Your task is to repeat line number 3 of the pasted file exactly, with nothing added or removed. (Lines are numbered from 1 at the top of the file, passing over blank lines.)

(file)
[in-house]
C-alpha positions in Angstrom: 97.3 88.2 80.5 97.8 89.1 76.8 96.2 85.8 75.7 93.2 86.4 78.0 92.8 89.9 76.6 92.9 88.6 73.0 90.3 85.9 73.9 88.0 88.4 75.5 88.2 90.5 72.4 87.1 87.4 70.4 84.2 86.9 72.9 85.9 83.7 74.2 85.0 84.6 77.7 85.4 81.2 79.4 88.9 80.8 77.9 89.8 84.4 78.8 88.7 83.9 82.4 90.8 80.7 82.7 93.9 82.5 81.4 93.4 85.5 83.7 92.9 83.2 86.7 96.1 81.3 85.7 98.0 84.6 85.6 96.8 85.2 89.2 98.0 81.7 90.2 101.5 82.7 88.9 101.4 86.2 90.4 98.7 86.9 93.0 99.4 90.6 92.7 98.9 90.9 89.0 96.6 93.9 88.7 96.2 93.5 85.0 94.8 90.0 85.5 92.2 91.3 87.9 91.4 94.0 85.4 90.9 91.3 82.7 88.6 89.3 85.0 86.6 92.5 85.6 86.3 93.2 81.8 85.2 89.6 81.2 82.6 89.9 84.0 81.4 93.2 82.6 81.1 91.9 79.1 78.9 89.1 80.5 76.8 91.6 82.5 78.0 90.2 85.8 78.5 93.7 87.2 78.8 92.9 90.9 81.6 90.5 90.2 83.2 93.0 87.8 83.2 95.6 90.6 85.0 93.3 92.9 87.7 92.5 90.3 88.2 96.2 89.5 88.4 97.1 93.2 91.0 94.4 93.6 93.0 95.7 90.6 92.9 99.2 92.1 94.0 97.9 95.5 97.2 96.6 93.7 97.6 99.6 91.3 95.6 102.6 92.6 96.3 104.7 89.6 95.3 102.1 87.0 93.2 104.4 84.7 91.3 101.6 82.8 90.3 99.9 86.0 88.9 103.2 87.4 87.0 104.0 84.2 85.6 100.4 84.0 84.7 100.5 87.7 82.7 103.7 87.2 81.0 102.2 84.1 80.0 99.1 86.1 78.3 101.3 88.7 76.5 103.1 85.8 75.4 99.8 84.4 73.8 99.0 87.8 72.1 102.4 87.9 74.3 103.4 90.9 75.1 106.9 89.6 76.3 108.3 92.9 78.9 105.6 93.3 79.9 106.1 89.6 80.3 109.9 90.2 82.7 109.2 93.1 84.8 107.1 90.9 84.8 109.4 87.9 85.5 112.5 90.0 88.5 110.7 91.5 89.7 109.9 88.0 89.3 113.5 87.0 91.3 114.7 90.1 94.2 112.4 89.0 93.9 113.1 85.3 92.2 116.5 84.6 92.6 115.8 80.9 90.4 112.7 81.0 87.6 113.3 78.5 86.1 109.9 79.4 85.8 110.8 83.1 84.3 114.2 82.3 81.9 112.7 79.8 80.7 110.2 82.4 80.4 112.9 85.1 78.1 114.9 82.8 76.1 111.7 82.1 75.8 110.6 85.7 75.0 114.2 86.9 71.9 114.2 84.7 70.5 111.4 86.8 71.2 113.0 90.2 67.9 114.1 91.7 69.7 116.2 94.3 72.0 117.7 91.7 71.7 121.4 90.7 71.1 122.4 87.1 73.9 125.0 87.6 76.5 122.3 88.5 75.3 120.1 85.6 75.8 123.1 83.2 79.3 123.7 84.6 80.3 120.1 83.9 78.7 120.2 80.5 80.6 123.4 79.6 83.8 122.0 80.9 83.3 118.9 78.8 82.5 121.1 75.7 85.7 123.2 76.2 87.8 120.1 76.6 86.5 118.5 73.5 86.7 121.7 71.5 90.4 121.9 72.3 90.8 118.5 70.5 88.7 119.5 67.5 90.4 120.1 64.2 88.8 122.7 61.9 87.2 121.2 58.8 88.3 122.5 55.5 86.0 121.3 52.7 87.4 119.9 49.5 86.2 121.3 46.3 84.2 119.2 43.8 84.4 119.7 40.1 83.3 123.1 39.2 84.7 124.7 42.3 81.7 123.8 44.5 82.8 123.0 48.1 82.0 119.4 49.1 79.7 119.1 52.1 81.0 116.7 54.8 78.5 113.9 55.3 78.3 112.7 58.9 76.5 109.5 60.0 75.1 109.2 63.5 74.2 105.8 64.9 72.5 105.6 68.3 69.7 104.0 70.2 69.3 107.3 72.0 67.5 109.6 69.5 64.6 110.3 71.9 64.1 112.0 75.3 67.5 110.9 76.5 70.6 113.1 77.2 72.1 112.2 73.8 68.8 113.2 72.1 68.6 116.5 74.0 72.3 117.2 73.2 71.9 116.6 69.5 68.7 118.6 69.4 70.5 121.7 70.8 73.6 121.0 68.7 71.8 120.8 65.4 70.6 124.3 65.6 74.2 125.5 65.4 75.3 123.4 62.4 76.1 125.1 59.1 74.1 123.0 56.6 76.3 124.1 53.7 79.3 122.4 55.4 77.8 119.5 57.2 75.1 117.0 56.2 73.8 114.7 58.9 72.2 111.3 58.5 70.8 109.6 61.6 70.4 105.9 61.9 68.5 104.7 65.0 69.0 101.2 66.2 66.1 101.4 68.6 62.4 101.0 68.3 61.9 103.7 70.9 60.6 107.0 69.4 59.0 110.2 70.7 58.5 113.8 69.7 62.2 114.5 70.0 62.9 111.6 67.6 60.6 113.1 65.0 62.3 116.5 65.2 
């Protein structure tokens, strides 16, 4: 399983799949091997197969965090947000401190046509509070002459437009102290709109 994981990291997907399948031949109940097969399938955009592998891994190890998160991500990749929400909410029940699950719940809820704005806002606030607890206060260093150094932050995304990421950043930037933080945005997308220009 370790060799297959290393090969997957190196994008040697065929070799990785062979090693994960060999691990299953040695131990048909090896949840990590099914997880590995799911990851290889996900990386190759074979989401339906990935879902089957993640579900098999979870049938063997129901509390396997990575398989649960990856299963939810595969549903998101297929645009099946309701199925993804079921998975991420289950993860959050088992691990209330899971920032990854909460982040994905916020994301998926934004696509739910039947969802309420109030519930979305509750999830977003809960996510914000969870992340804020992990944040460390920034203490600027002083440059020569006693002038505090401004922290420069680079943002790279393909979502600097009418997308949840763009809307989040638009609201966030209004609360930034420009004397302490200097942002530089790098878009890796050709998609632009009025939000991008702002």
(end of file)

């Protein structure tokens, strides 16, 4: 399983799949091997197969965090947000401190046509509070002459437009102290709109 994981990291997907399948031949109940097969399938955009592998891994190890998160991500990749929400909410029940699950719940809820704005806002606030607890206060260093150094932050995304990421950043930037933080945005997308220009 370790060799297959290393090969997957190196994008040697065929070799990785062979090693994960060999691990299953040695131990048909090896949840990590099914997880590995799911990851290889996900990386190759074979989401339906990935879902089957993640579900098999979870049938063997129901509390396997990575398989649960990856299963939810595969549903998101297929645009099946309701199925993804079921998975991420289950993860959050088992691990209330899971920032990854909460982040994905916020994301998926934004696509739910039947969802309420109030519930979305509750999830977003809960996510914000969870992340804020992990944040460390920034203490600027002083440059020569006693002038505090401004922290420069680079943002790279393909979502600097009418997308949840763009809307989040638009609201966030209004609360930034420009004397302490200097942002530089790098878009890796050709998609632009009025939000991008702002």